As often mentioned, practicing slowly is also an important technique which can easily combined in many ways with the mentioned "chunks". There has been said enough about it.
Even if you feel pressed and in lack of time, allow yourself to rest. Also during a practice session. If you practice highly focused following the mentioned techniques, then this is really awfully hard work - pretty much more exhausting than hours long microsurgery (and jepp, I know what I'm talking about...), and even harder than noodling through one piece again and again, hoping it to improve by itself or by accident. I did so when I was a piano student, and although I became a bit smarter about these things in the past 25 years, I still cannot withdraw completely from this habit, neither on the piano nor on the violin. It is just too tempting, since the direct way usually occurs to us as the easiest. Mr. Pearlman says something about that in one of his YouTube channel videos ("Itzhak on practicing"), and if I remember right he proposes 10 minutes rest per 15 minutes of focused and efficient work - but you'll better watch by yourself.

Practicing in an efficient way is something that does not come to you by itself. Some of us may have better instincts with that than me, but the rest of us mere mortals also has the chance to learn about it, it's not a nature's gift. I had a gorgeous piano teacher in my youth who gave me perfect sound and technique, and although I'm quite happy with my current violin teacher, these things were something I had to explore by myself - and unfortunately I cannot see that "how to practice efficiently" would be one of the fundamental lessons music teachers are teaching our children. (At least in central Europe where I live.)
What I found to be really beneficial to me was a book by the great german cello teacher Gerhard Mantel, titled "Einfach üben" which means "simple practicing" or "simply practicing". Unfortunately I could not find an english translation.

Edited: July 30, 2018, 6:32 PM · Part of being a violinist means that you practice on a regular basis. The purpose of exam is to provide a relatively objective feedback on your progress. Failing an exam sometimes it better than passing it knowing that you barely passed.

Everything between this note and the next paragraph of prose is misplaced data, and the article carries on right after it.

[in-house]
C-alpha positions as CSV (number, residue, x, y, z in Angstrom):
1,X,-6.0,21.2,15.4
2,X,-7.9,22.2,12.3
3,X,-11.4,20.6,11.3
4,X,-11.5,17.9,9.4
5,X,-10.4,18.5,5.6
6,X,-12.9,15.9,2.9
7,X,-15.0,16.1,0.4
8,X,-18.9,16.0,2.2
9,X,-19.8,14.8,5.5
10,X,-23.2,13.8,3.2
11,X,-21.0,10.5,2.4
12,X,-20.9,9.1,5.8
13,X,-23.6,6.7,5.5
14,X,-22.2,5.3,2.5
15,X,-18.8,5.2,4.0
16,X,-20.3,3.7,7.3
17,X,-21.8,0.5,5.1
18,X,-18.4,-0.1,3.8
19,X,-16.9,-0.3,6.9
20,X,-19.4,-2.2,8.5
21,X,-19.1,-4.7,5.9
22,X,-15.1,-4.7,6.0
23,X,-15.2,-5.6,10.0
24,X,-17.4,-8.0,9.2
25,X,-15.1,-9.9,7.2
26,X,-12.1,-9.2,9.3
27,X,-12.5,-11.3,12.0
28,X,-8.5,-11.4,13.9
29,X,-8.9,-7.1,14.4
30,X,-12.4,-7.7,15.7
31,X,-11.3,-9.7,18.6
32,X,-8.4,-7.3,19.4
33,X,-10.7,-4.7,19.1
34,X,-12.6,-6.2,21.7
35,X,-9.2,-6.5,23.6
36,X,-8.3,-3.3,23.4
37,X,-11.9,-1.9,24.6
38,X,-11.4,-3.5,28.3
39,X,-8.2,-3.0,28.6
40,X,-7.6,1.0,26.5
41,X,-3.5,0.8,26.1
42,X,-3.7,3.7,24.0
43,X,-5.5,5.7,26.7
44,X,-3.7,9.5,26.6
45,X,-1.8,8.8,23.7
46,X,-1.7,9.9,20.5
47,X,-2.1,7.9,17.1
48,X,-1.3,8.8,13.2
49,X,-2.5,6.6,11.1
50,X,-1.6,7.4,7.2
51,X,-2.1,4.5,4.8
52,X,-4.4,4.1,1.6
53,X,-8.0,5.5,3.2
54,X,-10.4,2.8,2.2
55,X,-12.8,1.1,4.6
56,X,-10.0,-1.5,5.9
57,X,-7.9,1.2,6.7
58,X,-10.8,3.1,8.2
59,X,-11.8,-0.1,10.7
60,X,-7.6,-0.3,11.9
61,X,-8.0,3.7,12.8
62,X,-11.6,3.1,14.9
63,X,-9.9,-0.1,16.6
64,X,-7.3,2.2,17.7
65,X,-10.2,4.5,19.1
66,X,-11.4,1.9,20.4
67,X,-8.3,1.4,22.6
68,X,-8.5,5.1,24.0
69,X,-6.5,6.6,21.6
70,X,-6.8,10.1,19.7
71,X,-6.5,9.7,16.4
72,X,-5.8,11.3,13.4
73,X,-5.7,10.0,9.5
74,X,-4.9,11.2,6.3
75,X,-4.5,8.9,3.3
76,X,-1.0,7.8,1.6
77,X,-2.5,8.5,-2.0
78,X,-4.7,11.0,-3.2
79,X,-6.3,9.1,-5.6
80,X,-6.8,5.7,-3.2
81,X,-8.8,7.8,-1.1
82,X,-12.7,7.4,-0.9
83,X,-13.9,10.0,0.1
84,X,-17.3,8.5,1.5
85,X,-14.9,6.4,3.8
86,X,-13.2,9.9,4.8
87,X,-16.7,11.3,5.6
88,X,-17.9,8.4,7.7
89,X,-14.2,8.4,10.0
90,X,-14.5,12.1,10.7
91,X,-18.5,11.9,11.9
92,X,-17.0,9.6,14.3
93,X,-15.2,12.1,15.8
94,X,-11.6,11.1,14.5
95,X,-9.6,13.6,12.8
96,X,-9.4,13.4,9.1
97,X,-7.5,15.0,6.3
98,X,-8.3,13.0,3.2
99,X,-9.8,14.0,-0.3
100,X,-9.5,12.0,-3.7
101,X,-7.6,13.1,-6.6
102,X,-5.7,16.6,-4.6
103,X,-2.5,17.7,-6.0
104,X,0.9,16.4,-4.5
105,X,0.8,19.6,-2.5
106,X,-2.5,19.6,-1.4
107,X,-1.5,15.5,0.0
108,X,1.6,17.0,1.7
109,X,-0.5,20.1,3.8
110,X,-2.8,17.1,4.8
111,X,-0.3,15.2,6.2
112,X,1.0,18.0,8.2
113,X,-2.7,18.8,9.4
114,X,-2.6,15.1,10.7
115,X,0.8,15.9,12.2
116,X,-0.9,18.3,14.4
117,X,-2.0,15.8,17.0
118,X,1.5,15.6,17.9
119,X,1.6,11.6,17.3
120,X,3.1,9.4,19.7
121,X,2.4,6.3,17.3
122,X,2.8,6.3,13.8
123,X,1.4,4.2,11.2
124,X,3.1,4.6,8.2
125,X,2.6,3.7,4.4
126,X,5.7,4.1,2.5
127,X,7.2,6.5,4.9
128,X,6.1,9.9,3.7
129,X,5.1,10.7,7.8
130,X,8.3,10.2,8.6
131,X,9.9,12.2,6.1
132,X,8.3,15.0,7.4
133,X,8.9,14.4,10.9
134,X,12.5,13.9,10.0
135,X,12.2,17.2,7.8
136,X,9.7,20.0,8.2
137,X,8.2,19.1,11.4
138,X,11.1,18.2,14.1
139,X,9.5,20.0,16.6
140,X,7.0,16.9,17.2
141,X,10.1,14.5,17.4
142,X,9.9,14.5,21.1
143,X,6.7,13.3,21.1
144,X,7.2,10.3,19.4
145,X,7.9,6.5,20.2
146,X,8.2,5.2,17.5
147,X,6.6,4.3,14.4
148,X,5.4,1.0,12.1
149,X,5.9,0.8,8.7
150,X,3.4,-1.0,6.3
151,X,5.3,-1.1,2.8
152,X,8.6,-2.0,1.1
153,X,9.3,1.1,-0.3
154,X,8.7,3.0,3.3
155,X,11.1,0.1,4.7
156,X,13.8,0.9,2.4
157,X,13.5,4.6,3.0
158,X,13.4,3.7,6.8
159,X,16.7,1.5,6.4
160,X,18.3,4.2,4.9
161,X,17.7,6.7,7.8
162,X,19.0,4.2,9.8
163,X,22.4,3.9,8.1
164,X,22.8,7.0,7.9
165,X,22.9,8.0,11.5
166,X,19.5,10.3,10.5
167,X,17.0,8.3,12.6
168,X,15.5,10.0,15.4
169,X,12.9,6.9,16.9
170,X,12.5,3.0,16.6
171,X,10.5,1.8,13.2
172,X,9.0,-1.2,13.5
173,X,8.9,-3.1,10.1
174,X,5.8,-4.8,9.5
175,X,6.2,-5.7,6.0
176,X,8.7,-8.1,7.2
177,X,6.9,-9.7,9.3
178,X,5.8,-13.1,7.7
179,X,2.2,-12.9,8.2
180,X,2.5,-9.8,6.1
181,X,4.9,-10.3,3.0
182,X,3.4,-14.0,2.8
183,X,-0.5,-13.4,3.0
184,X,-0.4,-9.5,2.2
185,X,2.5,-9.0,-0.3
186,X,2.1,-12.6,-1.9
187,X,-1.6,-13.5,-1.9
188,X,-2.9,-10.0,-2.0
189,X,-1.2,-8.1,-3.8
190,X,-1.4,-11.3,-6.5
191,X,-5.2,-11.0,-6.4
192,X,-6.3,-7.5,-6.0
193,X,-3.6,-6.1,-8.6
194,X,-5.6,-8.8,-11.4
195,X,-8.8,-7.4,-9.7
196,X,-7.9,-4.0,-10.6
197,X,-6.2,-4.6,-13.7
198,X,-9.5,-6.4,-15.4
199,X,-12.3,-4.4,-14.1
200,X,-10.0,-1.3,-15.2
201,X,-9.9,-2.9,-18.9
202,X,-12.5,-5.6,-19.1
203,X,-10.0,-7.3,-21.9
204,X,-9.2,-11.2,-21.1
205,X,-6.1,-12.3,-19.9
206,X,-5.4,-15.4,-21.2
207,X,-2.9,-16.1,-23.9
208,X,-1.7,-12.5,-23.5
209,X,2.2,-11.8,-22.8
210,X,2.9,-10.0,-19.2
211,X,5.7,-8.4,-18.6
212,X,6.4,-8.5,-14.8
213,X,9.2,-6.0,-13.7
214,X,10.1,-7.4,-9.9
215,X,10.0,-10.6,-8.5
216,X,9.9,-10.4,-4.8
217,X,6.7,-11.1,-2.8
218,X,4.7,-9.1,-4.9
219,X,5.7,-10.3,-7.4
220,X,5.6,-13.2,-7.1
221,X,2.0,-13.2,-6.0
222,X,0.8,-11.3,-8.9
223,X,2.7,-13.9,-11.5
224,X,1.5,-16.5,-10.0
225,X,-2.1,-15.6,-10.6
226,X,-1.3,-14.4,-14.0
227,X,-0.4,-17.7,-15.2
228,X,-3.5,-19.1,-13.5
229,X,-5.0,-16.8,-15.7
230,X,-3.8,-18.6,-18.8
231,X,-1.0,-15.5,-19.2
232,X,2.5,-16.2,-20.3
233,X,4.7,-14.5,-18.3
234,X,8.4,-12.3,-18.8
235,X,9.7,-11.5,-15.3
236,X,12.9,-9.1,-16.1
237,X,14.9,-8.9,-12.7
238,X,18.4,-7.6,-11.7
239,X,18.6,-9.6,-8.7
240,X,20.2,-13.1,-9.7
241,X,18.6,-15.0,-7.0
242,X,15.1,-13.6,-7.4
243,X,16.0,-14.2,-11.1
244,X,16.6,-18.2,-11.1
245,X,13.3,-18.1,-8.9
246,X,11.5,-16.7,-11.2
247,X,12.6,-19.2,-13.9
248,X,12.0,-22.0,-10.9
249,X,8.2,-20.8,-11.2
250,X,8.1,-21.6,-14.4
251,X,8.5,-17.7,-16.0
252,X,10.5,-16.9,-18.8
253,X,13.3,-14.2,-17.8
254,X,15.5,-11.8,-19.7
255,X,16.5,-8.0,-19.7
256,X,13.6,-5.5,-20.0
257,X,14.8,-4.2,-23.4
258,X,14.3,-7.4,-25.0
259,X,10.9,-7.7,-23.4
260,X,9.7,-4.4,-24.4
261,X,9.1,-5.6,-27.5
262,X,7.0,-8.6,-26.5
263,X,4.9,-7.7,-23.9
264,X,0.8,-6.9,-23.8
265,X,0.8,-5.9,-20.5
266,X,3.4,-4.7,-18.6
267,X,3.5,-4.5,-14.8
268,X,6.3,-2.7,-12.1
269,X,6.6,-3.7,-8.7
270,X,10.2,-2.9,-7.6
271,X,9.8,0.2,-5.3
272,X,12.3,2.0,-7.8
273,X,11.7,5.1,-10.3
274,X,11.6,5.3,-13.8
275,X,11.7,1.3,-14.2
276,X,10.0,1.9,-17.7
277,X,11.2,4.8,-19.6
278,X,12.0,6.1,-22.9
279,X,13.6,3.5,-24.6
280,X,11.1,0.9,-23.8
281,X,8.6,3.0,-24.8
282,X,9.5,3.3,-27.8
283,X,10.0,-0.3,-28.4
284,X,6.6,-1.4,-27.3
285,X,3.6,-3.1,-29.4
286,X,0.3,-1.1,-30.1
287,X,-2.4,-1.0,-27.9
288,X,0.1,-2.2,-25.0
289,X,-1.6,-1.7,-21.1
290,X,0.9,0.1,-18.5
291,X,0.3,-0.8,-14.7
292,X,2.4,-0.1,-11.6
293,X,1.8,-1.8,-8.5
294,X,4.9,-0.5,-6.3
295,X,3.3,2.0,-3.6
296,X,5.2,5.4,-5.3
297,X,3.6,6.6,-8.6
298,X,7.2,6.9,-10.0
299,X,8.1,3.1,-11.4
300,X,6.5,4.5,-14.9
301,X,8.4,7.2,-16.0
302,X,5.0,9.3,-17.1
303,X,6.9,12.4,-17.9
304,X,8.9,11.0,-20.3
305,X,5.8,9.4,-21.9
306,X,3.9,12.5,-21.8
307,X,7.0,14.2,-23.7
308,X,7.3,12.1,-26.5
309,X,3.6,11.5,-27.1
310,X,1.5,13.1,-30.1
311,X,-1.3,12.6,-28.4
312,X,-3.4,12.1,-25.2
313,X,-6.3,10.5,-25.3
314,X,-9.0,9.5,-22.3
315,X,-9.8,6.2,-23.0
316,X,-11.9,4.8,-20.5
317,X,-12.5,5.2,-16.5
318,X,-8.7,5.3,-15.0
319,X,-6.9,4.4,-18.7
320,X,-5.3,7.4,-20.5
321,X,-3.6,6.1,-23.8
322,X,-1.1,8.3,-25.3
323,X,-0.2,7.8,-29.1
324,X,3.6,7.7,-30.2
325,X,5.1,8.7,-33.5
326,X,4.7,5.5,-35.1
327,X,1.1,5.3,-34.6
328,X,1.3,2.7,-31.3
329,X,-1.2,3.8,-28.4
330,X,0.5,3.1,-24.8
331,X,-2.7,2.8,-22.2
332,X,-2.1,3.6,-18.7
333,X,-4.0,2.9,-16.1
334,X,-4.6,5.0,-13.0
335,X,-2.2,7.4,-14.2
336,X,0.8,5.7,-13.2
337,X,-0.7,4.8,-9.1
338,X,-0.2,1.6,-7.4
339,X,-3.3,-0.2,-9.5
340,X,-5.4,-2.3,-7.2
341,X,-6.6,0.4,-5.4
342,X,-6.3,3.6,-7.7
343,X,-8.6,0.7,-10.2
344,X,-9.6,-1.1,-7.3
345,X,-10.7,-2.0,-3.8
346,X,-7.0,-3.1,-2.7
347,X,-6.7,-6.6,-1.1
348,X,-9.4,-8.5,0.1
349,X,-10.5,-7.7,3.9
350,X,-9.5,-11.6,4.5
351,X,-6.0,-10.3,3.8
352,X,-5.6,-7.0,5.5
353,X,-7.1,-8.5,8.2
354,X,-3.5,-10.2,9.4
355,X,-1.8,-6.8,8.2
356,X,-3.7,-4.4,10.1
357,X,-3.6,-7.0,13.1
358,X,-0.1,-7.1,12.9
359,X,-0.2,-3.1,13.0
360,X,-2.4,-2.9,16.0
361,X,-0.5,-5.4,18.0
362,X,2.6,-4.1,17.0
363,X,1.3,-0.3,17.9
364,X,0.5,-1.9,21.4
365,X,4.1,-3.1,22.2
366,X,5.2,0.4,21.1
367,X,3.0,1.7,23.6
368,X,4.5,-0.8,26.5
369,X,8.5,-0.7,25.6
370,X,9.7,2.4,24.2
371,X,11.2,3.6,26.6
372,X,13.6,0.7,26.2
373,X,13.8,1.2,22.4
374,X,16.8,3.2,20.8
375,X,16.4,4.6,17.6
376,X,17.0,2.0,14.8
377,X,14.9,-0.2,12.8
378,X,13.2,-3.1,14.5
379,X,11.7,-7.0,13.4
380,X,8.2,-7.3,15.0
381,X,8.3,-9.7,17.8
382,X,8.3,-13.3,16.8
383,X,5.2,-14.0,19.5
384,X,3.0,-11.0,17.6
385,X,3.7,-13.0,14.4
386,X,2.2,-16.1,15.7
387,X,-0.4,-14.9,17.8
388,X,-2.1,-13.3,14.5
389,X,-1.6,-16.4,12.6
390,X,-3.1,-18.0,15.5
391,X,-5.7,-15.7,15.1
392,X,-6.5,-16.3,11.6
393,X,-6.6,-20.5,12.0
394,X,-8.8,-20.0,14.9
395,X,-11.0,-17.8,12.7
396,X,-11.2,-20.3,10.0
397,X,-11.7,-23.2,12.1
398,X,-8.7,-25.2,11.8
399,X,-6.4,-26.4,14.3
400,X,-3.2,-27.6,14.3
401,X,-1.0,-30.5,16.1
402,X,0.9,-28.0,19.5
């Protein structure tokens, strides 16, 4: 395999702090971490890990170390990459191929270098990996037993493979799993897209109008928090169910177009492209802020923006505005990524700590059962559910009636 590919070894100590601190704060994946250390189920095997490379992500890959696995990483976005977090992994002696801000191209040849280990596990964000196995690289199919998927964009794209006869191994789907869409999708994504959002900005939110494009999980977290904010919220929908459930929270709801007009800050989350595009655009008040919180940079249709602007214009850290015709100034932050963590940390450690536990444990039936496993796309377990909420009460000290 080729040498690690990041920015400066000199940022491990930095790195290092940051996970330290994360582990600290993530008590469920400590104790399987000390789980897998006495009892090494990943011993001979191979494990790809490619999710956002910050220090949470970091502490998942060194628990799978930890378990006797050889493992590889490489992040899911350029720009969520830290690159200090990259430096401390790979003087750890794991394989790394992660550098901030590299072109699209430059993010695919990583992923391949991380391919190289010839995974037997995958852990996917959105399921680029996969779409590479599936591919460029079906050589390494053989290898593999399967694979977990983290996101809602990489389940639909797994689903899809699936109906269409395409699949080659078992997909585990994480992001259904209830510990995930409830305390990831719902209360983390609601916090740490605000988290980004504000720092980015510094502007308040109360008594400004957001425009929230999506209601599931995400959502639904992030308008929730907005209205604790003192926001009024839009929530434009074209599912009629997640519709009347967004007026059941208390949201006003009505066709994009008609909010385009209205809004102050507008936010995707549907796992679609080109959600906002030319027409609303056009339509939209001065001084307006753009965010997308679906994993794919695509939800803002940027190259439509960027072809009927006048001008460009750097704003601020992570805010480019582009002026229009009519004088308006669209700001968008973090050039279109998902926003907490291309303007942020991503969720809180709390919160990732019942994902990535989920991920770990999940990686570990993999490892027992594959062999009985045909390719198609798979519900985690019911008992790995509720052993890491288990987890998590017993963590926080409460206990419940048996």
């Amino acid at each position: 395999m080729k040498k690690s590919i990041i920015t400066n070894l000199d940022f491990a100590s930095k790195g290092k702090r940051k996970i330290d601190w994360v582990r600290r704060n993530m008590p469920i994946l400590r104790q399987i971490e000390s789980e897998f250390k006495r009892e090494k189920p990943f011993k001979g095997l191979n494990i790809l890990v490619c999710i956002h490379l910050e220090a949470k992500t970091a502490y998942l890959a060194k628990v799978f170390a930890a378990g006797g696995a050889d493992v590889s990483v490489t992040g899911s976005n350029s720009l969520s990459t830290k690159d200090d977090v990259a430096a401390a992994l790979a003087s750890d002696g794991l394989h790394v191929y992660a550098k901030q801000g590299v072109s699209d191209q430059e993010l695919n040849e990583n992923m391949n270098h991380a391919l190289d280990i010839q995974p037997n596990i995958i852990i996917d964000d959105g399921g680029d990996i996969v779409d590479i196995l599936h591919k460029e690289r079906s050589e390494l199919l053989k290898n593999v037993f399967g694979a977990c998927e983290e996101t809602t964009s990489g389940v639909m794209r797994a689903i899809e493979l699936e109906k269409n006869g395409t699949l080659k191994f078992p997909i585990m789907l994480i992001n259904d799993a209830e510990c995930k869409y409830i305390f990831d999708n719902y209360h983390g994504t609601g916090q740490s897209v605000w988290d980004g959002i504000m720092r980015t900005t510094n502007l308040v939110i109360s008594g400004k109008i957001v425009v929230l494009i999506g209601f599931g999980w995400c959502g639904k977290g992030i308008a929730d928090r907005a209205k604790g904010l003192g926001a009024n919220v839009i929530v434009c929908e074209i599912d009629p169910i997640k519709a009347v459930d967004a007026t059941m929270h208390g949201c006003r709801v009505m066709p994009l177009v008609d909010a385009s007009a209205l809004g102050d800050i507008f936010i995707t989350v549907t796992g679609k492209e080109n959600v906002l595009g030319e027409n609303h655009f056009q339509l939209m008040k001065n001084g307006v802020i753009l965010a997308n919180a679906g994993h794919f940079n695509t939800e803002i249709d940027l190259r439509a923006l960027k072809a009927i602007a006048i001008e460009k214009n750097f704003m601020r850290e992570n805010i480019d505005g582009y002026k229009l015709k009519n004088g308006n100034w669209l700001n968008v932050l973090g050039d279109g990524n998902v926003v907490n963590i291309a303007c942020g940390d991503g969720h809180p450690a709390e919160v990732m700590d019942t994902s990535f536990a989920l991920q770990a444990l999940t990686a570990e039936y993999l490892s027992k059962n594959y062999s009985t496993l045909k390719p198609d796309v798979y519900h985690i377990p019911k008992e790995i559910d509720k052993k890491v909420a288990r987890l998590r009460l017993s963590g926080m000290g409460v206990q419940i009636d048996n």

Edited: July 30, 2018, 4:37 PM · Camilla,

I can understand the anxiety over exams, as can most people, they are, by design, anxiety producing.

What playing music/sports, meditation, and all those other disciplines teach is "focus." The key is to be able to push all the other stuff aside and just play the music. No, it isn't easy but that is what it really is all about. Of course, what the Buddhists call the "Monkey Brain" wants your full attention so you have to either put him in a cage or give him something to do.

Lydia: There are actually four attitudes (as Doflein calls them) of your fingers for scales: 2&3 together, 3&4 together, 1&2 together depending on where the half steps are. The fourth "attitude" is all whole steps when the half step is at the nut.

Edited: July 30, 2018, 9:32 PM · Rocky Milankov: Camilla wrote "and please don't say "its ok if you fail because you will learn from your mistakes" because it isn't ok and i need to pass this particular exam more than any other"

She cannot afford to fail this, so it's better if she passes even if it's not a high or perfect score. Also, if she fails and she can't take this test over, it will be computed into her course grade, which in turn can mess up her overall GPA.

Gosh, I'm so glad my university days are over! It was so stressful!

July 30, 2018, 10:04 PM · @George -

Lydia is correct.

G
A/Ab
Bb - Gb/F#

These should be long memorized and ingrained at the advanced level.

July 30, 2018, 10:14 PM · George, I'm guessing you're talking about first-position scales for the beginner. I'm talking about Flesch three-octave scales for the intermediate and advanced player. Camilla, working on the Mendelssohn concerto, certainly qualifies as advanced.

Honestly, an advanced player ought to be able to finger any scale in an arbitrary fashion, which is what is required in repertoire. Familiar fingerings are useful for bridging the gap to fluent mastery of the fingerboard -- i.e., you'll always have some shifts that are super reliable because you've practiced them a bunch in scales and arpeggios and whatnot.

Camilla, one thing that I have learned over the years is that there is ultimately no substitute for practice time, and a sufficiently long lead time to learn your repertoire. When you're short on time, you are essentially deciding what gets left in a fragile state. If you do that, make sure to practice recovering from your mistakes.

If you are truly, honestly unprepared, don't take the exam, assuming it's optional. Bad performances tend to be confidence-shattering and they can linger with you long afterwards. It's just not worth it.